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Atmospheric CO2 dip 200m years ago helped dinosaurs migrate

Atmospheric CO2 dip 200m years ago helped dinosaurs migrate

Sauropod dinosaurs emerged in South America some 230 million years ago, but despite living during the supercontinent Pangea it took them 15 million ye

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Sauropod dinosaurs emerged in South America some 230 million years ago, but despite living during the supercontinent Pangea it took them 15 million years to reach Greenland – when it should have taken 20 years.

A team from Colombia University suggests a ‘climatic phenomenon’ may have allowed the enormous creatures to finally make the journey.

The Earth endured a ‘tremendous’ dip atmospheric carbon dioxide (CO2) around the time the sauropodomorphs migrated 214 million years ago.

The high CO2 conditions could have made regions above South America too dry to support the movements of the large dinosaurs, which locked them in the temperate areas.

But once the climate changed, the long-necked dinosaurs were able to make the 6,500 mile journey. 

Sauropod dinosaurs emerged in South America some 230 million years ago, but despite living during the supercontinent Pangea it took them 15 million years to reach Greenland – when it should have taken 20 years

Sauropod dinosaurs emerged in South America some 230 million years ago, but despite living during the supercontinent Pangea it took them 15 million years to reach Greenland – when it should have taken 20 years

Sauropod dinosaurs emerged in South America some 230 million years ago, but despite living during the supercontinent Pangea it took them 15 million years to reach Greenland – when it should have taken 20 years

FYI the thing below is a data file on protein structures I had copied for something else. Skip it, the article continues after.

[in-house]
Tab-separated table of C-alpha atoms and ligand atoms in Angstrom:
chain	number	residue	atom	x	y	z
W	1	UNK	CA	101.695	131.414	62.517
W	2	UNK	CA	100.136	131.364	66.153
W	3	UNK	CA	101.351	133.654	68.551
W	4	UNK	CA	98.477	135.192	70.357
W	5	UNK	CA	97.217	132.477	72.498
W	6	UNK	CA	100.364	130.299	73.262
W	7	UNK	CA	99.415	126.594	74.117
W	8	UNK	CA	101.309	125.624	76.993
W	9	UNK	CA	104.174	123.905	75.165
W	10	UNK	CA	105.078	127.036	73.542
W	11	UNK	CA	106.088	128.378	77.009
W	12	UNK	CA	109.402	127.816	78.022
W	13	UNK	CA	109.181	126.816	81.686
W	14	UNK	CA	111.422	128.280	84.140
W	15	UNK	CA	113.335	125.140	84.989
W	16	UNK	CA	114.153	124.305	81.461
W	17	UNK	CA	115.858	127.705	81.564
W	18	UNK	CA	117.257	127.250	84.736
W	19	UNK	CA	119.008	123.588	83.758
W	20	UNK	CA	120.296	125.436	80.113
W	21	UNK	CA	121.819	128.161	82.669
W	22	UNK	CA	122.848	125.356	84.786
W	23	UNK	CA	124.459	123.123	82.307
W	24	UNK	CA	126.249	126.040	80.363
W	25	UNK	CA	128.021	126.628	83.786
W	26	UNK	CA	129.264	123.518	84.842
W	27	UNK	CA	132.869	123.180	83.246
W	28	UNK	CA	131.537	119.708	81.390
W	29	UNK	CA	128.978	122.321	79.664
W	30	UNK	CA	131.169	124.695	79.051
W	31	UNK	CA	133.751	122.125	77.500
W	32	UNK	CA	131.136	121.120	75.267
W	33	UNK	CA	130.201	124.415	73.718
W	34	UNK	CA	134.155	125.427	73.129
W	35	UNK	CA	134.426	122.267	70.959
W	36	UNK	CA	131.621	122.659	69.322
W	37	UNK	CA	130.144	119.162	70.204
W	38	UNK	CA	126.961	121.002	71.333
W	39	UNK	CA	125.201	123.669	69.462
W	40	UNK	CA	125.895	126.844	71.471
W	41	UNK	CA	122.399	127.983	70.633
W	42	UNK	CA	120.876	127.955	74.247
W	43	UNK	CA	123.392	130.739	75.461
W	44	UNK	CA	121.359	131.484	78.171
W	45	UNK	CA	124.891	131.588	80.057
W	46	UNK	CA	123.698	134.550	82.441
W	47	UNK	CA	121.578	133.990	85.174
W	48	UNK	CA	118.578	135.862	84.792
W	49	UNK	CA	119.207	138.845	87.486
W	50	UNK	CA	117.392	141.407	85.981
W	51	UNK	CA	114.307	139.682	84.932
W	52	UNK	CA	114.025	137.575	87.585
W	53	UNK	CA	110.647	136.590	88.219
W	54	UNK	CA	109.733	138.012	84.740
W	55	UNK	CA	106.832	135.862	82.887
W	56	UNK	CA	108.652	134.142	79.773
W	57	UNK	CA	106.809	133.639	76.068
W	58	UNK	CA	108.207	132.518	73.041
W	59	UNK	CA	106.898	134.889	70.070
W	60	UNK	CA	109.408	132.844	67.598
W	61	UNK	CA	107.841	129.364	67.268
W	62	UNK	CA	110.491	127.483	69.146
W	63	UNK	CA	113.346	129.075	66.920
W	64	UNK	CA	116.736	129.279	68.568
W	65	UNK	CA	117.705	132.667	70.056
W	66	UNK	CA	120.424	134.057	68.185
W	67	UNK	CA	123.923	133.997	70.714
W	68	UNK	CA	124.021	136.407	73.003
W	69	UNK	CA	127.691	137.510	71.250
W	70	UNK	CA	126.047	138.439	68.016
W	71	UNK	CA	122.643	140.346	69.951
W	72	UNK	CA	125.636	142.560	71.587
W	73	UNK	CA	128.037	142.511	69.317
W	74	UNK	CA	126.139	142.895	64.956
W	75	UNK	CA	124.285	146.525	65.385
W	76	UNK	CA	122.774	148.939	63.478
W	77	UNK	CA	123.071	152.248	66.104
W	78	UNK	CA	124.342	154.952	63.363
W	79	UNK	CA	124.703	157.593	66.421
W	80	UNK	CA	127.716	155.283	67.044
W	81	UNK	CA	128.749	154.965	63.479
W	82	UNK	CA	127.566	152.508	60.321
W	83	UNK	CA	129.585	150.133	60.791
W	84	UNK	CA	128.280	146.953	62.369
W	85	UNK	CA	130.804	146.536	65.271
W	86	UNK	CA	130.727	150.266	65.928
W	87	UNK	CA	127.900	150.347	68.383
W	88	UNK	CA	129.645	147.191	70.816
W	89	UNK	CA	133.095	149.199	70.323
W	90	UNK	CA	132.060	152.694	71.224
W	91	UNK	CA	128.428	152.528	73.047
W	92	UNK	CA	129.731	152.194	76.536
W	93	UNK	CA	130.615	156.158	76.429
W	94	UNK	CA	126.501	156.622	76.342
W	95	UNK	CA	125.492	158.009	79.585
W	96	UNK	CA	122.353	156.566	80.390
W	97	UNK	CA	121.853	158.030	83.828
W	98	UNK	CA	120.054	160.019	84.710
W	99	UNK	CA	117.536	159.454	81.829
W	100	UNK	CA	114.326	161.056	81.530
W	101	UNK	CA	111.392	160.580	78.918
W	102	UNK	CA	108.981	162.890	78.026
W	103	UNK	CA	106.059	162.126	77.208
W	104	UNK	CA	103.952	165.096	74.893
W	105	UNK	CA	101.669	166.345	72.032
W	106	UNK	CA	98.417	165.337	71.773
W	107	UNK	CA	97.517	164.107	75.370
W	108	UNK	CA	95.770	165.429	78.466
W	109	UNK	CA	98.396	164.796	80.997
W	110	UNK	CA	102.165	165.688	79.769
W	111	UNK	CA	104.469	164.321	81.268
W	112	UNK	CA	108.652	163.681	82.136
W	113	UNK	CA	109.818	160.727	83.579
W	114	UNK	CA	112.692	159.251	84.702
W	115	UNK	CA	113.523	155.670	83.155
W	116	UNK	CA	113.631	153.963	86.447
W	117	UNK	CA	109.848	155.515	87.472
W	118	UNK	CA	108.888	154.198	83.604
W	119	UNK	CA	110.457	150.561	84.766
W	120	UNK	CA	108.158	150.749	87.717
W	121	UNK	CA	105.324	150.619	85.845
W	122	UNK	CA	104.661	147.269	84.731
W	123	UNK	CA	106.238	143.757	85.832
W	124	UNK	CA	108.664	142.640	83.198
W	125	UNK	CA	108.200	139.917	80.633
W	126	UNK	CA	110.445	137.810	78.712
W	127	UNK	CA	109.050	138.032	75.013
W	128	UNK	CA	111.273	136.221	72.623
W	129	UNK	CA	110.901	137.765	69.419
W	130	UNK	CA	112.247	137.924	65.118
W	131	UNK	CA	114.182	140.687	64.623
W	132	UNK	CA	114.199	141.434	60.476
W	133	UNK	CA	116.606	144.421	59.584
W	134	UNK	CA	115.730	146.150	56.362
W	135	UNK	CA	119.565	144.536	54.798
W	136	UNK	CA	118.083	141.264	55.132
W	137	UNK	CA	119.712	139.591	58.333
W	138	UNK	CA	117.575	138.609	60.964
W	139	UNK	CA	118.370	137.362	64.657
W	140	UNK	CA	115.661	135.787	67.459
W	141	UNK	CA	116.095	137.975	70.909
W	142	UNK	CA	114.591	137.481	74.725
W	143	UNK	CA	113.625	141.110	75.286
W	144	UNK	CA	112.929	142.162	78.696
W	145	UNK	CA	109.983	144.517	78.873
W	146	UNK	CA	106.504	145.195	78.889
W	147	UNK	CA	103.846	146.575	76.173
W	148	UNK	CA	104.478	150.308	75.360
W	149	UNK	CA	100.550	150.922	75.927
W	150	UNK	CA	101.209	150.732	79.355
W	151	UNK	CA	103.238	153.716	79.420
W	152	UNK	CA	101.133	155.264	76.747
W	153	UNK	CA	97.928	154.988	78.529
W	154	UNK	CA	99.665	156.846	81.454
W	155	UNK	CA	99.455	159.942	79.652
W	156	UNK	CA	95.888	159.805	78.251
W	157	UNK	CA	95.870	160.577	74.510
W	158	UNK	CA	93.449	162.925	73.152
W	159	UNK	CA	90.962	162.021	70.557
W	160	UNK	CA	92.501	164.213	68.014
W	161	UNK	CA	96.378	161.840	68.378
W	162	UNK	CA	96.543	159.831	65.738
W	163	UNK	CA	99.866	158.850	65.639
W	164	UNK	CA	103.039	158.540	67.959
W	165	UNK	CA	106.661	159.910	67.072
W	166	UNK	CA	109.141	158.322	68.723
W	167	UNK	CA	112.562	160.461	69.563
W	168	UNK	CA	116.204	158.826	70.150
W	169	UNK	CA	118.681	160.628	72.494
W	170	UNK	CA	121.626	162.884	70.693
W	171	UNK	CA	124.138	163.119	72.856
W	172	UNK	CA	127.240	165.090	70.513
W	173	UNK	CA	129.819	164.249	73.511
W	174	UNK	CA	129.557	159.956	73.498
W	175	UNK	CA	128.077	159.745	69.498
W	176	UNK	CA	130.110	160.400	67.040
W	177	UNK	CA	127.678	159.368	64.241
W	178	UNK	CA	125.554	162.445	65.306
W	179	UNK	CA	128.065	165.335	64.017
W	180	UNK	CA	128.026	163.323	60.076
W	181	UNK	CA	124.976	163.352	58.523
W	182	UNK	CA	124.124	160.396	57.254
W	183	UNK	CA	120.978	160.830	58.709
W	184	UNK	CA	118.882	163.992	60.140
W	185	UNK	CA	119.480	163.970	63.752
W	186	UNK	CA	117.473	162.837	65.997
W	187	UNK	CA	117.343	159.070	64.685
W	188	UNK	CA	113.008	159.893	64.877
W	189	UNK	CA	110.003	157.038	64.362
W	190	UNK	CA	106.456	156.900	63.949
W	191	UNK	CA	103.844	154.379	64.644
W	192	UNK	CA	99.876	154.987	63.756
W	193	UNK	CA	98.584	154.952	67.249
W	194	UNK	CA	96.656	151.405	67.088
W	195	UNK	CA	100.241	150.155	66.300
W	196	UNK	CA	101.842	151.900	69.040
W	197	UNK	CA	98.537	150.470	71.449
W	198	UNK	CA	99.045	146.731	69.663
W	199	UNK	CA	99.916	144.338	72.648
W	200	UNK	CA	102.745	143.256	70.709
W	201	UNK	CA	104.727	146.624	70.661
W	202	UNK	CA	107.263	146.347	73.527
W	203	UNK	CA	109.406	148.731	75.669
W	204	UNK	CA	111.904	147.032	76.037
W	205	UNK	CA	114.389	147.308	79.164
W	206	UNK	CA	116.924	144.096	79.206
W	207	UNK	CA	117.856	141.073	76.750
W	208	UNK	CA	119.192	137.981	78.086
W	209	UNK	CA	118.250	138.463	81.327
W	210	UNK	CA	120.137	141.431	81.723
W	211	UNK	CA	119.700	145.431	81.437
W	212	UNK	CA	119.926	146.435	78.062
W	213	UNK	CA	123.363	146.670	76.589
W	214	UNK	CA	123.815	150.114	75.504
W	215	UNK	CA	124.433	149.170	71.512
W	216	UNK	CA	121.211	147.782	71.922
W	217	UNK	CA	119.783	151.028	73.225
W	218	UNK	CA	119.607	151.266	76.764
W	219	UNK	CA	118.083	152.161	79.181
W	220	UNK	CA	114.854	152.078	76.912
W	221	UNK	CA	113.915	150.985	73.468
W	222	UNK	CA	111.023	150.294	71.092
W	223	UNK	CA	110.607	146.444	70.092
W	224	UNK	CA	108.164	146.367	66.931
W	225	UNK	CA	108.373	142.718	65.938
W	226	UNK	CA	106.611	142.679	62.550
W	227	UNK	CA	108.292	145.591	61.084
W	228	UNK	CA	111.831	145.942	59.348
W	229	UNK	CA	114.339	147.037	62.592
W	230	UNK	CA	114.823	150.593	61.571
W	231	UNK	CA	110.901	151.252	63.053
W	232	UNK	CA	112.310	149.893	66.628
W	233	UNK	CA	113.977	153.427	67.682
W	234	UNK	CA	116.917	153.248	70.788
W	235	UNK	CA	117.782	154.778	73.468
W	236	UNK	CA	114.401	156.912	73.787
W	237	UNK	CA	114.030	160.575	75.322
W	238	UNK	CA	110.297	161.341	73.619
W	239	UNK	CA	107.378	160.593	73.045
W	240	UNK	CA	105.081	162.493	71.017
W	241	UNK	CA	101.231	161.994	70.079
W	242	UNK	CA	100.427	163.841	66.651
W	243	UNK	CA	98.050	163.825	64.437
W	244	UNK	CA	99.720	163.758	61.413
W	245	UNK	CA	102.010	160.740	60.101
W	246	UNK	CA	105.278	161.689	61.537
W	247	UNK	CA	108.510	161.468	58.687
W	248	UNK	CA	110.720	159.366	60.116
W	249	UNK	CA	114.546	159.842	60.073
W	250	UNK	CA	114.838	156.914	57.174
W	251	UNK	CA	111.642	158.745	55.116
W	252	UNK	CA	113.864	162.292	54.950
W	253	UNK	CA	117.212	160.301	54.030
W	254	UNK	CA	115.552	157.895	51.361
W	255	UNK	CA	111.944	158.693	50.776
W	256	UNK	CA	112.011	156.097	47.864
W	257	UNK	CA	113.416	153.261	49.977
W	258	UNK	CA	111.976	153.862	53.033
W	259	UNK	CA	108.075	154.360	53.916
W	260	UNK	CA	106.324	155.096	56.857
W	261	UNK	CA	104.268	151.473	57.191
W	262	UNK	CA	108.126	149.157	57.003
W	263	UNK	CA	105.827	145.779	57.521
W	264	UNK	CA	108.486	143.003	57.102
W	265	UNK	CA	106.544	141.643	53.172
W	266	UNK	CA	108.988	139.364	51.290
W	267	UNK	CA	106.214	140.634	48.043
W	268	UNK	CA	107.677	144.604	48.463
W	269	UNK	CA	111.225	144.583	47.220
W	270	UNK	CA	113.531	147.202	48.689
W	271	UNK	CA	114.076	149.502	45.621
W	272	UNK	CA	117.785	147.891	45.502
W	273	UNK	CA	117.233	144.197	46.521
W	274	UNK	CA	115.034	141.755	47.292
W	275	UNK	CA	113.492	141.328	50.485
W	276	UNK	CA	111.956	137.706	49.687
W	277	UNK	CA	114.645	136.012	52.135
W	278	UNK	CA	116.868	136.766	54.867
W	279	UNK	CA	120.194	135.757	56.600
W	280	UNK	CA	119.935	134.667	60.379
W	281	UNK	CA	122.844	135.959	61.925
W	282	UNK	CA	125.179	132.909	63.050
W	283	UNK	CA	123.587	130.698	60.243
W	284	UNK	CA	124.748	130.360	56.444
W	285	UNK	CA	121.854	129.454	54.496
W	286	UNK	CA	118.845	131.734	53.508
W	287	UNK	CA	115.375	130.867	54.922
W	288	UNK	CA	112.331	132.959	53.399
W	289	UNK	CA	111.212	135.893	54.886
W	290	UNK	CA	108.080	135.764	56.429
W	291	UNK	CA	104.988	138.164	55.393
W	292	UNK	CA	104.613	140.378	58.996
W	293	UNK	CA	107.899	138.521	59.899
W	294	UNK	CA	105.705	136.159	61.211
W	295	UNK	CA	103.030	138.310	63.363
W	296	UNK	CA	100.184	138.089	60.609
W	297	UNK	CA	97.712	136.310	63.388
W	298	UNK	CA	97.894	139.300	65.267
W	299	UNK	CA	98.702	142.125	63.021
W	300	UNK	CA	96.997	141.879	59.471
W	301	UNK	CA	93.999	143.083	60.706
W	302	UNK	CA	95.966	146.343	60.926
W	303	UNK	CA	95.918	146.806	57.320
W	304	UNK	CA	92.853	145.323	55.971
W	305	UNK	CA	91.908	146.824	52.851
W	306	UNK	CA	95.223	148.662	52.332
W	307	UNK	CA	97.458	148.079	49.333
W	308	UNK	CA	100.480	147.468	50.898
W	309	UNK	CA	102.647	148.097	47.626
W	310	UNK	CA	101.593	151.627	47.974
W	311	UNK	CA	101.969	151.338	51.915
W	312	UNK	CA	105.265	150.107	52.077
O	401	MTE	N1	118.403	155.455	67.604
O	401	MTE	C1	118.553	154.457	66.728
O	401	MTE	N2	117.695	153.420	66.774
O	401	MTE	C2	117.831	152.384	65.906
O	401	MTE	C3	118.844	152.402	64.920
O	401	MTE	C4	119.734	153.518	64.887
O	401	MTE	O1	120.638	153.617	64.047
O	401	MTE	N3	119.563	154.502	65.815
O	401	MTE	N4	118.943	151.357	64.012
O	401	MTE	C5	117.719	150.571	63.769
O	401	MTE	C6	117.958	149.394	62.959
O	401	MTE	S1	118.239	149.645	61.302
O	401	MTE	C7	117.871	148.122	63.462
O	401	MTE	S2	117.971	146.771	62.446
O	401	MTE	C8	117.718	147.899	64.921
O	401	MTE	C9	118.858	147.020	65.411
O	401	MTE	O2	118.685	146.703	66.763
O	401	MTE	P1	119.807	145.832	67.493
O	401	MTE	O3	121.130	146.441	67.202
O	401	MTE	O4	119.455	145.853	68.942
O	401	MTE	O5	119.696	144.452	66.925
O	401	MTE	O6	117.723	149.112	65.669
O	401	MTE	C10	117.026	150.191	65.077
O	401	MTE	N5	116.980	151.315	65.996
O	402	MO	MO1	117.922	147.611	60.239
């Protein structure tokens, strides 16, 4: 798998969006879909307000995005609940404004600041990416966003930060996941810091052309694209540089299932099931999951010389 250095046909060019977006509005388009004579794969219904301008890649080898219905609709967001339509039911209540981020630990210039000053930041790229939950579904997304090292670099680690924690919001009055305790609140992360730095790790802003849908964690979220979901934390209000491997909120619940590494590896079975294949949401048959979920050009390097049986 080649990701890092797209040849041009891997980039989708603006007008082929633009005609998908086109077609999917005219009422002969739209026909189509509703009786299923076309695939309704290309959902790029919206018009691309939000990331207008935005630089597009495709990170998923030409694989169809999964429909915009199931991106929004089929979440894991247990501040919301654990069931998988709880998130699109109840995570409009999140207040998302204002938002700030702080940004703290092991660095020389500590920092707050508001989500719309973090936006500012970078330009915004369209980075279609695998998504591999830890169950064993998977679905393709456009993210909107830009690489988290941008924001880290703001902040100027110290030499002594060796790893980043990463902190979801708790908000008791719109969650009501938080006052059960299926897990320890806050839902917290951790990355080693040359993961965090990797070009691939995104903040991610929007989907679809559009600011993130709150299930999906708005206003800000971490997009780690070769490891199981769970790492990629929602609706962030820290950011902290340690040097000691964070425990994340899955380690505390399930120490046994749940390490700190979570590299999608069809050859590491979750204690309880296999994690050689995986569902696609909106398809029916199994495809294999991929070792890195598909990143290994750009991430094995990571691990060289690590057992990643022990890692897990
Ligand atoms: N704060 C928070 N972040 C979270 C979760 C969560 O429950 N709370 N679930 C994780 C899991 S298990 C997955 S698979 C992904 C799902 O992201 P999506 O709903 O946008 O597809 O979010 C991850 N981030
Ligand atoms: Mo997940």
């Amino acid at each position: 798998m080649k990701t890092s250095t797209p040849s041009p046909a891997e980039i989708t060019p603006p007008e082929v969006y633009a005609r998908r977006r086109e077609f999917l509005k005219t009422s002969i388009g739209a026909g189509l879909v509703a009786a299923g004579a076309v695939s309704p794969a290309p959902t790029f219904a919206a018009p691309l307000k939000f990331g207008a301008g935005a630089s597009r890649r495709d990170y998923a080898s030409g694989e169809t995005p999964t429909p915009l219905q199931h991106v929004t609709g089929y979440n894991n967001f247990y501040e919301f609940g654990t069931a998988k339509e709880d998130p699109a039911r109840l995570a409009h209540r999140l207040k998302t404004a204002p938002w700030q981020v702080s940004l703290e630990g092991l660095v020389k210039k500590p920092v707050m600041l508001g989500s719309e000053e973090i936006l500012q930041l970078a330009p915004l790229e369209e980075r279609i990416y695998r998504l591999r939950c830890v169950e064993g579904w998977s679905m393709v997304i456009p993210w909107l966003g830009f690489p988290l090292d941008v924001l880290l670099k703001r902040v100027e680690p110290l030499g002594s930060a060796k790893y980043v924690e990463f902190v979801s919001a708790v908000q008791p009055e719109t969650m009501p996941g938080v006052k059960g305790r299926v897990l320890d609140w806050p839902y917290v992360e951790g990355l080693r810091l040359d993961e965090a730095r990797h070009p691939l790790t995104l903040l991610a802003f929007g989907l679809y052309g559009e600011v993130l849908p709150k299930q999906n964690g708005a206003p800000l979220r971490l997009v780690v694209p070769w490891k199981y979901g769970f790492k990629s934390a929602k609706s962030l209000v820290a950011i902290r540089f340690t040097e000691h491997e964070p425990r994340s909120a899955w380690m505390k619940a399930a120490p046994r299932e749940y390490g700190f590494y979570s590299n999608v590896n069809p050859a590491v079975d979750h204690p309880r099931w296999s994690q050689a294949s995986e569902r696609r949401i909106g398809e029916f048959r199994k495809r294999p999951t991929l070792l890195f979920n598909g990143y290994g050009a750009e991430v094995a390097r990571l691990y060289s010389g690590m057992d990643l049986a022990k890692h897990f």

Dennis Kent, adjunct research scientist at Columbia University’s Lamont-Doherty Earth Observatory said: ‘In principle, the dinosaurs could have walked from almost one pole to the other.’

‘There was no ocean in between. There were no big mountains. And yet it took 15 million years. It’s as if snails could have done it faster.’

Kent also notes that if a herd moved one mile per day, it would take less than 20 years for it to reach Greenland from South America.

Scientists have long been mystified to why there is a large time gap from when sauropodomorphs first emerged in Argentina and Brazil and then appeared in Greenland.

A team from Colombia University suggests a 'climatic phenomenon' may have allowed the enormous creatures to finally make the journey. The Earth endured a 'tremendous' dip atmospheric carbon dioxide (CO2) around the time the sauropodomorphs migrated 214 million years ago

A team from Colombia University suggests a 'climatic phenomenon' may have allowed the enormous creatures to finally make the journey. The Earth endured a 'tremendous' dip atmospheric carbon dioxide (CO2) around the time the sauropodomorphs migrated 214 million years ago

A team from Colombia University suggests a ‘climatic phenomenon’ may have allowed the enormous creatures to finally make the journey. The Earth endured a ‘tremendous’ dip atmospheric carbon dioxide (CO2) around the time the sauropodomorphs migrated 214 million years ago

Previous estimates suggested the long-necked herbivores arrived in Greenland sometime between 225 million and 205 million years ago.

Because fossils show they first appeared in South America about 230 million years ago, experts had been unsure to when the dinosaurs made the journey and why it took them so long.

Kent, along with Lars Clemmensen from the University of Copenhagen, analyzed ancient magnetism patters in rock layers at fossil sites across South America, Arizona, New Jersey, Europe and Greenland to narrow down a more precise date.

These results show that sauropodomorphs showed up in what is now Greenland around 214 million years ago.

The team then looked at the climate during this time period and found Earth was experiencing a dip in CO2.